Table of Contents
What is Photophobia and definition
Photophobia causes discomfort in the eye ranging from a burning sensation to outright PAIN. Often there is excessive tearing and the eye becomes reddened in response to the irritation. In severe photophobia it may be impossible to keep the eye open. Photophobia is common in the HEALING period following CATARACT EXTRACTION AND LENS REPLACEMENT and CORNEAL TRANSPLANTATION.
Photophobia may be a symptom of numerous conditions affecting the eye, including
- CORNEAL INJURY, such as ABRASIONS and burns
- INFECTION, such as BLEPHARITIS, CONJUNCTIVITIS, IRITIS, HORDEOLUM, KERATITIS, UVEITIS
- Dirty contact lenses or contact lenses worn too long
The diagnostic path typically includes SLIT LAMP EXAMINATION with FLUORESCEIN STAINING to determine whether there is corneal injury and OPHTHALMOSCOPY to evaluate the structures of the inner eye. These examinations often require anesthetizing drops in the eye to numb the discomfort the lighted instruments cause. Treatment targets the underlying cause, which, when resolved, generally ends the photophobia.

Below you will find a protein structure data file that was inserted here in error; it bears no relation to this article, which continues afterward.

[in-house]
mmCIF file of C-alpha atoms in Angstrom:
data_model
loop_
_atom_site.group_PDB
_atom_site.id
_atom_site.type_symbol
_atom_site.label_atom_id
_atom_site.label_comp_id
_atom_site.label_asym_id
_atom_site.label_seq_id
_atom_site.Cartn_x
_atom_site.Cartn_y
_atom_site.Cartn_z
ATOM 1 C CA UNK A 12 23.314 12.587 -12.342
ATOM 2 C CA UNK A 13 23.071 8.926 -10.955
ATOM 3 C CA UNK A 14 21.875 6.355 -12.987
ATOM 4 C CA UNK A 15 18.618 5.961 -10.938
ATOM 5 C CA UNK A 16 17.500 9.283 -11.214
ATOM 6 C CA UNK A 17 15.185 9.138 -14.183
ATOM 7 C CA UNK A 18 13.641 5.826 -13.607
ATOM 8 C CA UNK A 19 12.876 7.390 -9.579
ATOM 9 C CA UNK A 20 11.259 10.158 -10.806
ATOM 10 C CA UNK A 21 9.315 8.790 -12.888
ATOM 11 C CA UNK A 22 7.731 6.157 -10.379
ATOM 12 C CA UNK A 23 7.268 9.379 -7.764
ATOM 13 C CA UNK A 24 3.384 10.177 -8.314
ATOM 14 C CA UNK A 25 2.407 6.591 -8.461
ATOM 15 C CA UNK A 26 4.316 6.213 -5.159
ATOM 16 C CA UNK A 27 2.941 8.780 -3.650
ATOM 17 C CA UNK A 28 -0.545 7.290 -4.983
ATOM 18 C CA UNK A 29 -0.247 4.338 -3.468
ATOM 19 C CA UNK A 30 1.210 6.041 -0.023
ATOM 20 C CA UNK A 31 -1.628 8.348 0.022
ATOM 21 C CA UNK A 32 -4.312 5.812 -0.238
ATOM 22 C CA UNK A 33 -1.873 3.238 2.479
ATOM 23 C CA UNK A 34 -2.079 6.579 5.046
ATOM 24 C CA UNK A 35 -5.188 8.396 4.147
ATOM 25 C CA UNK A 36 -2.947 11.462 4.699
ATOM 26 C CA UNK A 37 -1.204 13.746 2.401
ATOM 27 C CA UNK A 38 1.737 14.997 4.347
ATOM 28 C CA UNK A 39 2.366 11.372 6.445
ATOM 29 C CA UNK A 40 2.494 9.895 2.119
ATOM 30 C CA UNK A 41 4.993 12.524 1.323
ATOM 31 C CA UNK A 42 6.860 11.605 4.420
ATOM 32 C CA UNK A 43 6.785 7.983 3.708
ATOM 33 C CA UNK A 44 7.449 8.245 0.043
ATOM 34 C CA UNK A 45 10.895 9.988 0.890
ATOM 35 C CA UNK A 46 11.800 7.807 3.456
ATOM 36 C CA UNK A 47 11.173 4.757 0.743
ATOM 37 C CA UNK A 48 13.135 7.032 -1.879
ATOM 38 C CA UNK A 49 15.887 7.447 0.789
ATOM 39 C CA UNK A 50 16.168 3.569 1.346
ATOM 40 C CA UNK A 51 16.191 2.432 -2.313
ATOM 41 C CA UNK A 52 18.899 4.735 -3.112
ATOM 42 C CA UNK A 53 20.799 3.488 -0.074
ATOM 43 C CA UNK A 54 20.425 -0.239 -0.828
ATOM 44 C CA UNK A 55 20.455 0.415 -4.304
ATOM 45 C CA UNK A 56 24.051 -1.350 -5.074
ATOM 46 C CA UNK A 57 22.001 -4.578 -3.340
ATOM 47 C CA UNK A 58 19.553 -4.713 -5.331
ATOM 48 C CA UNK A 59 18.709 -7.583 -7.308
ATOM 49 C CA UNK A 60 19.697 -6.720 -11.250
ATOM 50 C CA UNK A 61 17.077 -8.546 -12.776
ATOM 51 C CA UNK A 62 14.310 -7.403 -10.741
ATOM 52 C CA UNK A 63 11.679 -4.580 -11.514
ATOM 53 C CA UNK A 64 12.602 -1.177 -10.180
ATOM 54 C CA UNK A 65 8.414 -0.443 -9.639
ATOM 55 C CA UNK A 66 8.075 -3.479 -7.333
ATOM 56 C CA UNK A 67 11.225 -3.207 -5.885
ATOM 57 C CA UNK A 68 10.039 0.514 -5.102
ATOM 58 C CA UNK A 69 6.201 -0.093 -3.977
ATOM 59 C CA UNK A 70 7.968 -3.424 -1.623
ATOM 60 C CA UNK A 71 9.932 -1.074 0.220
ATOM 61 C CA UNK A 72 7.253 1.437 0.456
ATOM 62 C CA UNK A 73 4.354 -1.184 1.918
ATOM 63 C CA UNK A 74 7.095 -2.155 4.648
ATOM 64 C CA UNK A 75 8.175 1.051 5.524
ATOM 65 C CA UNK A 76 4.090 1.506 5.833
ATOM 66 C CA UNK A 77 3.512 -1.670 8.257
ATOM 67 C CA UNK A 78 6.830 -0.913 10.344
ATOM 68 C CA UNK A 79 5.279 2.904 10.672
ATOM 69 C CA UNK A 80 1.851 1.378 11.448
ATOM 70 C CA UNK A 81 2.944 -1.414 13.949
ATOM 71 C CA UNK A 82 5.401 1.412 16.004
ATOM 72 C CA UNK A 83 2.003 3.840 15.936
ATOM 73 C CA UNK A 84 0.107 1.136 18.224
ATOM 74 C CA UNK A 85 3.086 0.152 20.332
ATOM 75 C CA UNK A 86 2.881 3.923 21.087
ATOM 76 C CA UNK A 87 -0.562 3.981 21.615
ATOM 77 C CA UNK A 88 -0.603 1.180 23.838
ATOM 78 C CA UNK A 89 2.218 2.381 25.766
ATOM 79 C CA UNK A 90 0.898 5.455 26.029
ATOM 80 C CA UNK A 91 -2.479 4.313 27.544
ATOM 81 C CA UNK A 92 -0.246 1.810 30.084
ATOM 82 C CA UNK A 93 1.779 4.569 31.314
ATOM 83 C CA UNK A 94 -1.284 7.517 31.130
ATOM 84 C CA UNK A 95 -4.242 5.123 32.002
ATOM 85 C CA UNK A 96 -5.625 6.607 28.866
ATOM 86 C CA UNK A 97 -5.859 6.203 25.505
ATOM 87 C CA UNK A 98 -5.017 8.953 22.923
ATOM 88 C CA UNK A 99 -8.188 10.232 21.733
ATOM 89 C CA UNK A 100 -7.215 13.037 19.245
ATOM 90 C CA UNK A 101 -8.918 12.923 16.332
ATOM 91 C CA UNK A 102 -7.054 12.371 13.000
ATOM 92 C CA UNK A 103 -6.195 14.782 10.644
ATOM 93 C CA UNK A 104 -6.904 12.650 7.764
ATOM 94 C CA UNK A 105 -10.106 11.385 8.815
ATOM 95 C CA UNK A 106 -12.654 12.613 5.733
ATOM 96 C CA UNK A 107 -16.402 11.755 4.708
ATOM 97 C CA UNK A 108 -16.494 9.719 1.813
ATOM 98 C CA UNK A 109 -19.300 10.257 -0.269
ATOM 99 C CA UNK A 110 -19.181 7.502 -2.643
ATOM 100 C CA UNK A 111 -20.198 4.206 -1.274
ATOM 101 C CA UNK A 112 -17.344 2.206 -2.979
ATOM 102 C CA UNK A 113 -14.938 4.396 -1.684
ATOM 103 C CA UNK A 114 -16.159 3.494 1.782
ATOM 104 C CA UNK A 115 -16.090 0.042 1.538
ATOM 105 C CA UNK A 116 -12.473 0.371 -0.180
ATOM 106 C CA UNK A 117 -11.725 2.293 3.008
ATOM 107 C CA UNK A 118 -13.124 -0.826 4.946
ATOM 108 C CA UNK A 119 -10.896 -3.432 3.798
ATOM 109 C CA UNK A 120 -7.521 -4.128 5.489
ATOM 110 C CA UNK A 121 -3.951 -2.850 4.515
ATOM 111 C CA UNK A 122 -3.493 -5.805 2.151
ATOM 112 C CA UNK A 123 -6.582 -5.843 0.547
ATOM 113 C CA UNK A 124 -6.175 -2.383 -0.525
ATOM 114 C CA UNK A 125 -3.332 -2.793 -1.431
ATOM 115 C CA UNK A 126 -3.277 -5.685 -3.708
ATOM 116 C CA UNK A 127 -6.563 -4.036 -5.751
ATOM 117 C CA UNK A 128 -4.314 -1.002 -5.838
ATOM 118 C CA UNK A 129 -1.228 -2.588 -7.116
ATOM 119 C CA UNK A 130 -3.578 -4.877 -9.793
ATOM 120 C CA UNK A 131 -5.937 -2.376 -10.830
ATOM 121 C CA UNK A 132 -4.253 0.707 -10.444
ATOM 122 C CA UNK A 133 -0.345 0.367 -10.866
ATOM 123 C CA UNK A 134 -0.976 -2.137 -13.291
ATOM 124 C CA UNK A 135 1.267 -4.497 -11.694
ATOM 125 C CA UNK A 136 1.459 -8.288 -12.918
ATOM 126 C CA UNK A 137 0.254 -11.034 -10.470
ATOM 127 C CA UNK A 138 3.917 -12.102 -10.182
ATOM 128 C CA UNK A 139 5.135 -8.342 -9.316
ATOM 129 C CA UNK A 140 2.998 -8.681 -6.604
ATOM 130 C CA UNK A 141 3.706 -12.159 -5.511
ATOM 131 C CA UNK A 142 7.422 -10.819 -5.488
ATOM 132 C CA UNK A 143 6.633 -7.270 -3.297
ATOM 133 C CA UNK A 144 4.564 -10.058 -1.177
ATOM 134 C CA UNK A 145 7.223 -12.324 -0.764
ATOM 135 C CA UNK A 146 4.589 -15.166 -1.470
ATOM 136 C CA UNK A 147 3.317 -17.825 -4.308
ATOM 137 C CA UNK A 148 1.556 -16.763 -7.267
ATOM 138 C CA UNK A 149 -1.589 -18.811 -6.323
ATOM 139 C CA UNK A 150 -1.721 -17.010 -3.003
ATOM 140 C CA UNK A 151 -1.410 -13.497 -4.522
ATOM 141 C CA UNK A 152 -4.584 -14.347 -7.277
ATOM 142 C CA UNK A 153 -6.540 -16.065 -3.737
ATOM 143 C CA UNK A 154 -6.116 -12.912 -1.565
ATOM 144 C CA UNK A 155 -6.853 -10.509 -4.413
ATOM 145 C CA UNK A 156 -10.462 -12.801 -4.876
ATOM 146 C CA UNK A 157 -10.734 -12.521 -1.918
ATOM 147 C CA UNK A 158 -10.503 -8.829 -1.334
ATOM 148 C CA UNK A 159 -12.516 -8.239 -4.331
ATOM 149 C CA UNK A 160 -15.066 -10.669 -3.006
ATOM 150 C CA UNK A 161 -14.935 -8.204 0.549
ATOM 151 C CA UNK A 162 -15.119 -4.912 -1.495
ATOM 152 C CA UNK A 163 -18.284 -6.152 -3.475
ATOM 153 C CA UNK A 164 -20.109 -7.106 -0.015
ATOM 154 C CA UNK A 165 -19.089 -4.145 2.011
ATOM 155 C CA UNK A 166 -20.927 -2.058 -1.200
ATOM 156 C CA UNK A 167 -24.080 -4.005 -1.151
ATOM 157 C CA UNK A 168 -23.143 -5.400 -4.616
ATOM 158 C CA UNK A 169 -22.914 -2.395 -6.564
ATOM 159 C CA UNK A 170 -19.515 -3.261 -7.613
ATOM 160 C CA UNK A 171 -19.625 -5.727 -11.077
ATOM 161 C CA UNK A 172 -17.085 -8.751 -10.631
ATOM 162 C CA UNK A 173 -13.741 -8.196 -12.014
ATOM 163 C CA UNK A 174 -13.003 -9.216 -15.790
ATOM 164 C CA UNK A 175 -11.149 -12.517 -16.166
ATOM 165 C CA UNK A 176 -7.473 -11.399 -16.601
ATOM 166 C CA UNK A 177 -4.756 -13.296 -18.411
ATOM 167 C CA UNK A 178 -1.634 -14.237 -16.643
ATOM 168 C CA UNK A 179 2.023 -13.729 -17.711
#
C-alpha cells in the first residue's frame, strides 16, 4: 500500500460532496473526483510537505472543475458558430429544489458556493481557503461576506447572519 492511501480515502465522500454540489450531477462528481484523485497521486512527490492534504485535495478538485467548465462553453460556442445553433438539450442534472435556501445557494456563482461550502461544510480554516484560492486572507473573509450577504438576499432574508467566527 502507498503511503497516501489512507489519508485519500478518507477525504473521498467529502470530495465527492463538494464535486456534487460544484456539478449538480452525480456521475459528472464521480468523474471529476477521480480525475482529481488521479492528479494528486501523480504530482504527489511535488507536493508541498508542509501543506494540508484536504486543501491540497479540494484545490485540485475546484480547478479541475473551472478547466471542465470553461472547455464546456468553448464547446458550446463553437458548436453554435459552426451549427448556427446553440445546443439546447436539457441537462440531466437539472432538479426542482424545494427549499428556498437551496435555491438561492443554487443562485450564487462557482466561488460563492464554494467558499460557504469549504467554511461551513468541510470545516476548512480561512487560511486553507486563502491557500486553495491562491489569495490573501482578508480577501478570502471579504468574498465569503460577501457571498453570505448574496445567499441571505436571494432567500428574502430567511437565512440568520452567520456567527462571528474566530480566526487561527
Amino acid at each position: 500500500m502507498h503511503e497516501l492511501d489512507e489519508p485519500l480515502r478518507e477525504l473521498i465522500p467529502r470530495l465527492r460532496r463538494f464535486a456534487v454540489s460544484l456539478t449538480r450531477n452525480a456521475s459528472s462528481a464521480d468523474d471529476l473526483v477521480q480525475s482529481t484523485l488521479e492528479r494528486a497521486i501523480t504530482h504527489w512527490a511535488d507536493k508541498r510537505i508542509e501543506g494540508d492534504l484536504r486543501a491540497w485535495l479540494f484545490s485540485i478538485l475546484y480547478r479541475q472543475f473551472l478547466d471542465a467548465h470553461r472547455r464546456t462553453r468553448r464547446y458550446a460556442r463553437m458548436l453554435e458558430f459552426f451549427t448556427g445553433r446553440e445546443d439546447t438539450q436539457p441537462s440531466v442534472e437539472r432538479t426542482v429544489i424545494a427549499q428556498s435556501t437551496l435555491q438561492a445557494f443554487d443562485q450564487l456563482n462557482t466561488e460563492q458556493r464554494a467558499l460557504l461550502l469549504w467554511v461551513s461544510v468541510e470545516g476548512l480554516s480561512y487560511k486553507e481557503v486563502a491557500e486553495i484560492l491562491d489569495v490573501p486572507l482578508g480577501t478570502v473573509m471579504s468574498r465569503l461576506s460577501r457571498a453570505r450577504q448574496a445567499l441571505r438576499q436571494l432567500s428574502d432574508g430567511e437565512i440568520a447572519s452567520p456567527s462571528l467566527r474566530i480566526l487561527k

ANTIBIOTIC MEDICATIONS, usually ophthalmic solutions or ointment placed in the affected eye, are necessary to treat bacterial infections. Wearing sunglasses to restrict the amount of light that can enter the eye helps reduce the sensitivity response. Some people are naturally photophobic without underlying eye conditions and should wear sunglasses for improved comfort in bright-light settings.
See also BACTERIA; TRAUMA TO THE EYE.